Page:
Indoor Air QualityIndoor Environmental QualityMoldRenovation

What should I do when I find mold when I am renovating?

By October 11, 2021 No Comments

Many D-I-Yers that take on home renovation projects like interior painting, kitchen remodeling, bathroom renovation, floor replacement, and window replacement, rarely understand the risks of mold. Even if they do, they may not know how to ensure that the mold contamination is prevented from spreading throughout the home.

The biggest risk you encounter by doing the renovation yourself or hiring an inexperienced contractor is contamination, meaning the mold spores spread throughout the home. You need to contain the area where you find mold to prevent this from happening. Most importantly, prevent the spores from entering and contaminating your HVAC system and air ducts, which could spread spores throughout your home.

With this in mind, if you find mold during the teardown process of drywall, removal of carpet or flooring, and/or during the removal of bathroom fixtures such as the tub, shower liner, etc. your  FIRST STEP is to determine the extent of the problem. 

Before you continue with your project, determine what the underlying moisture issue is because mold only grows when there is moisture present. Further renovations and reconstruction should only resume once the cause of the moisture problem is identified and fixed. Failure to do this will result in future costly headaches if this step is not taken.

If you are seriously considering removing the mold yourself, contact an indoor environmental consultant for an educated assessment and further advice on how to tackle the issue.

It is worth getting a mold inspection and/or air quality test on your home before you decide to remove any mold yourself. It is better to be safer than sorry when you are dealing with mold because exposure can cause health issues.

If you decide to remove the mold yourself, make sure you keep these tips in mind:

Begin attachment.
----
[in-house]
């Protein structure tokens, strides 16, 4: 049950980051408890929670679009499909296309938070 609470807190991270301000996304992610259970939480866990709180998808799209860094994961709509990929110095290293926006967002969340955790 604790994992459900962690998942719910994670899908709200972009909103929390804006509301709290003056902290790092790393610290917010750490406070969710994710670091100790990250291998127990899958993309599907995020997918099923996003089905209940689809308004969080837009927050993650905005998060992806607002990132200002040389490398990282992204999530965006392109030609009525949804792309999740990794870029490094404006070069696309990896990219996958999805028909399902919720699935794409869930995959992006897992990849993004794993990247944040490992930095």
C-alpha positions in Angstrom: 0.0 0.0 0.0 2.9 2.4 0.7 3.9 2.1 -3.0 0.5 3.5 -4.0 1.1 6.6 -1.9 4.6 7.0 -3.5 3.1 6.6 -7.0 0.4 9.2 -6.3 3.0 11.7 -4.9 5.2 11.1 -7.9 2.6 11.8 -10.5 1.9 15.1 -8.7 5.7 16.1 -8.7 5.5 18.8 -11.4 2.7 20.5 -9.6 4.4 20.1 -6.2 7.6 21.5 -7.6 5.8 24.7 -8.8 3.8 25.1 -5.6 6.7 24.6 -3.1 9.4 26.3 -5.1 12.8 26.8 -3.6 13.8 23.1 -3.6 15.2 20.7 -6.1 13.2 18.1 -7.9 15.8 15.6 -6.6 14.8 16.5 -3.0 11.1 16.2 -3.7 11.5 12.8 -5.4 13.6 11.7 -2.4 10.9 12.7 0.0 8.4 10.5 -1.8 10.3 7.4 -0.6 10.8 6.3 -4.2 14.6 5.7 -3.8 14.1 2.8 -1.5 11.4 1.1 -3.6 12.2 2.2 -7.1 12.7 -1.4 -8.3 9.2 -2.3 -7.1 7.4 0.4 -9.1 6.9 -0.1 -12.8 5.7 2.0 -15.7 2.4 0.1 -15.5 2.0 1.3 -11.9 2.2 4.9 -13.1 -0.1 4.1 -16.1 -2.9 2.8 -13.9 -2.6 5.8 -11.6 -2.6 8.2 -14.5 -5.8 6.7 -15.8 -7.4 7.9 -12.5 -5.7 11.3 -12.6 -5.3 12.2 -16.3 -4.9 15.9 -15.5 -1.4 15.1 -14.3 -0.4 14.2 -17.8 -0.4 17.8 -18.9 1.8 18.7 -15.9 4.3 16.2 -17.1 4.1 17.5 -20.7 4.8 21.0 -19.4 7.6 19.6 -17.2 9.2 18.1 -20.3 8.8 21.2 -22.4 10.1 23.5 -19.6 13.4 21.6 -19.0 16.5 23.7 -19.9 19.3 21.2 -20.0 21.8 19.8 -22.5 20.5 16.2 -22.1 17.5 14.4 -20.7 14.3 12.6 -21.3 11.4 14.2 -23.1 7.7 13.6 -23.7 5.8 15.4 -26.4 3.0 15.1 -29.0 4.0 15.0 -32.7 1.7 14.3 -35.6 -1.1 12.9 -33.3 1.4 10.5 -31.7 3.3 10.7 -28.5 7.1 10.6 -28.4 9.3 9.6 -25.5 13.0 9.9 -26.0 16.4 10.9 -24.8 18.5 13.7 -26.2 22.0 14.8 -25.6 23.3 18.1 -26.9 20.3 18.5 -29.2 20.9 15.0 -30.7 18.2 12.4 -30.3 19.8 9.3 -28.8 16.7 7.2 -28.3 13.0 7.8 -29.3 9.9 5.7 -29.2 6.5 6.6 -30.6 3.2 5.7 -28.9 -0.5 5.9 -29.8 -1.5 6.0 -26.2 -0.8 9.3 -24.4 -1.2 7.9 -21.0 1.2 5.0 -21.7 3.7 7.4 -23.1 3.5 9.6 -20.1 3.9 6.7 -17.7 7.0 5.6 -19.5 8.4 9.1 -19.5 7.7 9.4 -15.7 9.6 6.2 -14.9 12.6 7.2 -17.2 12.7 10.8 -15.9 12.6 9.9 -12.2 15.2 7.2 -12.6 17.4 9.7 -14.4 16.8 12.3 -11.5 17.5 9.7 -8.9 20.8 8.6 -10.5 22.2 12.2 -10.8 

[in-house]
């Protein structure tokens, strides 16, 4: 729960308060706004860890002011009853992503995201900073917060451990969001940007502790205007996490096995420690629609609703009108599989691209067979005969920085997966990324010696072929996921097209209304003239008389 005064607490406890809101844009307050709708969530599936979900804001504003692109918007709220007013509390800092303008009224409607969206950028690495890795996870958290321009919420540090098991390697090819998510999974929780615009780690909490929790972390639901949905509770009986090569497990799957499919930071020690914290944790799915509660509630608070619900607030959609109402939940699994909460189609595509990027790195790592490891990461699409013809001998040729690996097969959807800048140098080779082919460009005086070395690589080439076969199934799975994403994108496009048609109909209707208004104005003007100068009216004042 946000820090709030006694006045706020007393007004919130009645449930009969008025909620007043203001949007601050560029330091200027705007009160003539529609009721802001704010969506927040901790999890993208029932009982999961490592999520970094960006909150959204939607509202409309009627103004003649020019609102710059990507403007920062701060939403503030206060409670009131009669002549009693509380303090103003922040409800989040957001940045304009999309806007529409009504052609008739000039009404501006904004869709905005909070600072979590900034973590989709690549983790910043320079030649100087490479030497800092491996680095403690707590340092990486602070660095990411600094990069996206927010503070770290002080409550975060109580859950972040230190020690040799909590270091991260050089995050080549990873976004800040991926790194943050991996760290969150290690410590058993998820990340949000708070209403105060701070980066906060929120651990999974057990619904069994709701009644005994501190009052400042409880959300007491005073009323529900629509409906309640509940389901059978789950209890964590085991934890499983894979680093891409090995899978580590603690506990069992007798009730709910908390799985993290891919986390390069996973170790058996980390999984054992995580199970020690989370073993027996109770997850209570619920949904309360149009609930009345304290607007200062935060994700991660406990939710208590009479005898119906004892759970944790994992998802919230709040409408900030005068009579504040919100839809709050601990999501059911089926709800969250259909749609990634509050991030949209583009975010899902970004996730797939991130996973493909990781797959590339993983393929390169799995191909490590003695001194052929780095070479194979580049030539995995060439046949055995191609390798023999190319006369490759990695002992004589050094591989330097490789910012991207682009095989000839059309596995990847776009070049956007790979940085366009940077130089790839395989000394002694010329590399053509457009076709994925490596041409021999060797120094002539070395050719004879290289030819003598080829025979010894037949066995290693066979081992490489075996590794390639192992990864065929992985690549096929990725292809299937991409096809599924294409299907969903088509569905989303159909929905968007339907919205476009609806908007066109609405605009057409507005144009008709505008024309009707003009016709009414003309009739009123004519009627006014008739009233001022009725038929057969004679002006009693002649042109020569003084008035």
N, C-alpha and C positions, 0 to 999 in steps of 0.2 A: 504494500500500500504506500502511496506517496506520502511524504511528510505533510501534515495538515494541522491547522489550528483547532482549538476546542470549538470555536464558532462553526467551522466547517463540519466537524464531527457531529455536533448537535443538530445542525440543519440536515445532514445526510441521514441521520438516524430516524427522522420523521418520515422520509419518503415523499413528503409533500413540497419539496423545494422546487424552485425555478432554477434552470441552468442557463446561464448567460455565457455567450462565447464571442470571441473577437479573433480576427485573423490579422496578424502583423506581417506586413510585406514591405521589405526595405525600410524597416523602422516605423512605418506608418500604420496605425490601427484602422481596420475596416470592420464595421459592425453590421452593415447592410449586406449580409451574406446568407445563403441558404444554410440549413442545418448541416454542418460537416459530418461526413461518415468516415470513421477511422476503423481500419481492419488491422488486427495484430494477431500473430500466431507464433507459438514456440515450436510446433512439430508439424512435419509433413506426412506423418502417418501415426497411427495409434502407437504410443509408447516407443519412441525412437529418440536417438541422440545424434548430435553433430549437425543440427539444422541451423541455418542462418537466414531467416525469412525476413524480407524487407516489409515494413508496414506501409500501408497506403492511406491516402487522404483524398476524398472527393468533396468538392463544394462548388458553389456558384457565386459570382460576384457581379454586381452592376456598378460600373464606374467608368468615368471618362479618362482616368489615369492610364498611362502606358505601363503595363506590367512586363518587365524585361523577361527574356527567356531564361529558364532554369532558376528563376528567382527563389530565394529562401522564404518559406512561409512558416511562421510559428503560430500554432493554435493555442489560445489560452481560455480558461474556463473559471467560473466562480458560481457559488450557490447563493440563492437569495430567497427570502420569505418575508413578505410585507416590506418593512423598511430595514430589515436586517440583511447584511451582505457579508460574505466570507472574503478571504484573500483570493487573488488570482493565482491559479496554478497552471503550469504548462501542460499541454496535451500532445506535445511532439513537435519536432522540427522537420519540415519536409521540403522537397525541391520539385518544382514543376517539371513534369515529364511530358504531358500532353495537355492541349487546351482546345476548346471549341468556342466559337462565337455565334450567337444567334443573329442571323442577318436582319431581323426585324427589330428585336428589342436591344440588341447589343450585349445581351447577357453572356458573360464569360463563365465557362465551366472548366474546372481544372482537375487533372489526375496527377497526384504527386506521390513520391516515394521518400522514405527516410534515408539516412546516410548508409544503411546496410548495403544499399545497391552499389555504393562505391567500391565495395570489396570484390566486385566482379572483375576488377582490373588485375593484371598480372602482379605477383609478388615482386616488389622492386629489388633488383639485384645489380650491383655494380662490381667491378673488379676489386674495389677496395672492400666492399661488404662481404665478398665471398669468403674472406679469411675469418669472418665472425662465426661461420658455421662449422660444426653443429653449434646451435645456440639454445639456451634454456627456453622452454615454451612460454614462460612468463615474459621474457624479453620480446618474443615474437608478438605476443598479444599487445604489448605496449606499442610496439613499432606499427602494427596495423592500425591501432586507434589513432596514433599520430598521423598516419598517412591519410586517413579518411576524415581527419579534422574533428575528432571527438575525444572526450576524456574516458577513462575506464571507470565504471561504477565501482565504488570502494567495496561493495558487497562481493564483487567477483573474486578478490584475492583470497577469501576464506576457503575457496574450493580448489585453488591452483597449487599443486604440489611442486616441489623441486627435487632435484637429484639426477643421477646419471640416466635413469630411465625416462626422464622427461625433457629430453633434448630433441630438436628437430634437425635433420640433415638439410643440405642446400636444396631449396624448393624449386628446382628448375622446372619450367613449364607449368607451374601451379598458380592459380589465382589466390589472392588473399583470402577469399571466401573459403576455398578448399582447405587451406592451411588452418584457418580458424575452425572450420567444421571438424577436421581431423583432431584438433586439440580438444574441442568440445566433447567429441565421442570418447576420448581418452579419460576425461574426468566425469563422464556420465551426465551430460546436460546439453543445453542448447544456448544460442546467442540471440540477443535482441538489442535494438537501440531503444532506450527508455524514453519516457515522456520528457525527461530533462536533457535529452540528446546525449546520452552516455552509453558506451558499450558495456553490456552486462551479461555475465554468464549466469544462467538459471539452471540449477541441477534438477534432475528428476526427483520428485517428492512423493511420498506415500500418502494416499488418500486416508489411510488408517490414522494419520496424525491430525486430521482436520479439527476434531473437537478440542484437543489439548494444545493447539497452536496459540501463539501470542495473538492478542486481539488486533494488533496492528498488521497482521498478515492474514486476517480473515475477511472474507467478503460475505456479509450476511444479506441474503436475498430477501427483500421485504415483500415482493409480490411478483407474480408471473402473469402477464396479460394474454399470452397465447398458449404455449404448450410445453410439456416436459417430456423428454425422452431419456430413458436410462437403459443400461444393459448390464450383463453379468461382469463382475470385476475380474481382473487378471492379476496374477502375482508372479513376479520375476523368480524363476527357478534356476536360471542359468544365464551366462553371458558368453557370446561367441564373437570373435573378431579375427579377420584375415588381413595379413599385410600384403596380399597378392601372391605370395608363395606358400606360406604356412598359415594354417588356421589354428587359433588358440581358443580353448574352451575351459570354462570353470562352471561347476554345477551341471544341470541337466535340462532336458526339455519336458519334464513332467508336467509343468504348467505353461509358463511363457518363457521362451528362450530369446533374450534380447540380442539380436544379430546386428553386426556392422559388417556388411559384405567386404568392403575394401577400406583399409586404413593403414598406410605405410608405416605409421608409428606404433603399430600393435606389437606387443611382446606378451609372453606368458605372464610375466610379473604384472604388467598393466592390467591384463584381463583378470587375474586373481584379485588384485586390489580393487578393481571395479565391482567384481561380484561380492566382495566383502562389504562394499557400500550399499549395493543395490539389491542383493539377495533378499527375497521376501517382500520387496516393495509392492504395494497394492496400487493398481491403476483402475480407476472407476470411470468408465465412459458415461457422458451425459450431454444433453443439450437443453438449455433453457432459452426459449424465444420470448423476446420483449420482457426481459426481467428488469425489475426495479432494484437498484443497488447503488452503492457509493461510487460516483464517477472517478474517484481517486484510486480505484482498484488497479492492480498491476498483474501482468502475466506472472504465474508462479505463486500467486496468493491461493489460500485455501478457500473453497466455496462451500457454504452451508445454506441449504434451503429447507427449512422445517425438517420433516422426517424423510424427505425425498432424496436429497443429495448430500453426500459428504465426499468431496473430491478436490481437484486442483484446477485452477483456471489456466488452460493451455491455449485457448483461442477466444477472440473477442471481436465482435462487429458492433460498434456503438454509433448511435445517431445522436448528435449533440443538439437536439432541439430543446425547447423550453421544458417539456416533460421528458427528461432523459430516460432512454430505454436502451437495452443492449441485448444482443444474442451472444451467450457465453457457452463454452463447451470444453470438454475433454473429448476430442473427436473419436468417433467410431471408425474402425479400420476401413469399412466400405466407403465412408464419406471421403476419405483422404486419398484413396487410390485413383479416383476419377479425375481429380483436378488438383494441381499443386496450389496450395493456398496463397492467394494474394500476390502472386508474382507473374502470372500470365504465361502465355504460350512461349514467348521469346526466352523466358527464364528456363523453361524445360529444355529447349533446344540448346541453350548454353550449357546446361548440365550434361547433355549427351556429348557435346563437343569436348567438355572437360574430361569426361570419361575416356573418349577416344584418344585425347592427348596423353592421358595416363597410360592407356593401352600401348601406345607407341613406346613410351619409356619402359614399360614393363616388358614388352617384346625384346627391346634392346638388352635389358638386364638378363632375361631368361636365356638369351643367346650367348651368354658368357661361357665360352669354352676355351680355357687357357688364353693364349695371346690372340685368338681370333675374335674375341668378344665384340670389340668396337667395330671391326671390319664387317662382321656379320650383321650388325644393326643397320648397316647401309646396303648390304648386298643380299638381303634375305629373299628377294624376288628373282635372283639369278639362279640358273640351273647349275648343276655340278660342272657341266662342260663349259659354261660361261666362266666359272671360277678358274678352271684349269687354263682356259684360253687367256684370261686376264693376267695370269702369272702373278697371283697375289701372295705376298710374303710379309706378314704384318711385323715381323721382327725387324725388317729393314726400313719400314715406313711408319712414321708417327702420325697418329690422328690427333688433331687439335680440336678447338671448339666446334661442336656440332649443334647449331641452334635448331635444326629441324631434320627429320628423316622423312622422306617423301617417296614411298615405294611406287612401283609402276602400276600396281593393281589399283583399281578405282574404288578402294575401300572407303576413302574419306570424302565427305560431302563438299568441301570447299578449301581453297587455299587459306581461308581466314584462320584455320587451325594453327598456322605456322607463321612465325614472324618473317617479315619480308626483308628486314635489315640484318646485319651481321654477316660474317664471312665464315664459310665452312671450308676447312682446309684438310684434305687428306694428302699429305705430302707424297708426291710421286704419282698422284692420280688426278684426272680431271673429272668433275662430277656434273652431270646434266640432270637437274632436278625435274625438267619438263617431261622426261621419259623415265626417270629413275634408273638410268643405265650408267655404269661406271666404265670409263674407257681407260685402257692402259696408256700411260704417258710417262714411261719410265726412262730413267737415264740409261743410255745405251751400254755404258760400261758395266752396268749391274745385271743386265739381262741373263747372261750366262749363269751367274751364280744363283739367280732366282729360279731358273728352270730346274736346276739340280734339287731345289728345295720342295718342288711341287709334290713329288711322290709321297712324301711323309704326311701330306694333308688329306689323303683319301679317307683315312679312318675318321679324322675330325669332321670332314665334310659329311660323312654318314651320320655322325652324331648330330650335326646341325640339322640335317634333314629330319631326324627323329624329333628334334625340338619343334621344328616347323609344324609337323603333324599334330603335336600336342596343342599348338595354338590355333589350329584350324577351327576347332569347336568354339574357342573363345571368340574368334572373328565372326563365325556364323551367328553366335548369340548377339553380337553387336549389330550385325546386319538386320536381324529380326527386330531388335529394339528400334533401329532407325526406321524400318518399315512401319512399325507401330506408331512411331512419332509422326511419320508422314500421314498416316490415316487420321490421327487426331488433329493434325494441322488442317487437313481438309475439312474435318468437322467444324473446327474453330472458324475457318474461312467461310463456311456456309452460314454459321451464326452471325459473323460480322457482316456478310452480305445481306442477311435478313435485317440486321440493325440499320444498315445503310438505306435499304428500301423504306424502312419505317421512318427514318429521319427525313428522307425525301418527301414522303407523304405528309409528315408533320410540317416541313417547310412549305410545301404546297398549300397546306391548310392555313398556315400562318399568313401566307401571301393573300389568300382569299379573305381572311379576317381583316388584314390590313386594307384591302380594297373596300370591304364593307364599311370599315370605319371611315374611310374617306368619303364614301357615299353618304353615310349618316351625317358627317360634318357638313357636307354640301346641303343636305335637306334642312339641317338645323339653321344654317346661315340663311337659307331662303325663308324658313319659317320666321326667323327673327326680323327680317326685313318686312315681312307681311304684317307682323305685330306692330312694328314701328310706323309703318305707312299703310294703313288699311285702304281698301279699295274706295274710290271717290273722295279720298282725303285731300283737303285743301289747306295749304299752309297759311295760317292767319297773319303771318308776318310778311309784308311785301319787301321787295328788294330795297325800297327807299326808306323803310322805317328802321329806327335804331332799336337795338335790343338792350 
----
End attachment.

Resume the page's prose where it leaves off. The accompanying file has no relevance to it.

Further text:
1. Prevent cross-contamination by setting up containment, using a polyurethane barrier at least 3 mil thick that you can get from your local hardware store. Also, be sure to cover any vents or shut down the HVAC system in the area of mold removal.
  2. Understand that mold can be life-threatening, so be safe. Wear safety glasses, rubber gloves, an N95 or equivalent respirator, and a disposable suit.
  3. Don’t just spray the mold-contaminated materials with bleach, praying your mold problem will go away. Bleach is not effective on porous materials, so it is best to properly dispose of contaminated ceiling tiles, carpet, drywall, etc. Be sure to use 3 mil thick trash bags and dispose of mold-contaminated materials properly, double bagging is recommended.
  4. Mold contamination on non-porous materials can be scrubbed or brushed off then possibly encapsulated with mold inhibiting paint. You may find a microband at your local hardware store or online that could be effective.
  5. To prevent mold spores from becoming airborne and spreading use a HEPA-equipped vacuum that filters up to 99.97% of contaminants.

To learn more or to join our BREATHE HEALTHY Initiative, visit baxtergroupinc.com.  Request a copy of our BREATHE HEALTHY ebook.

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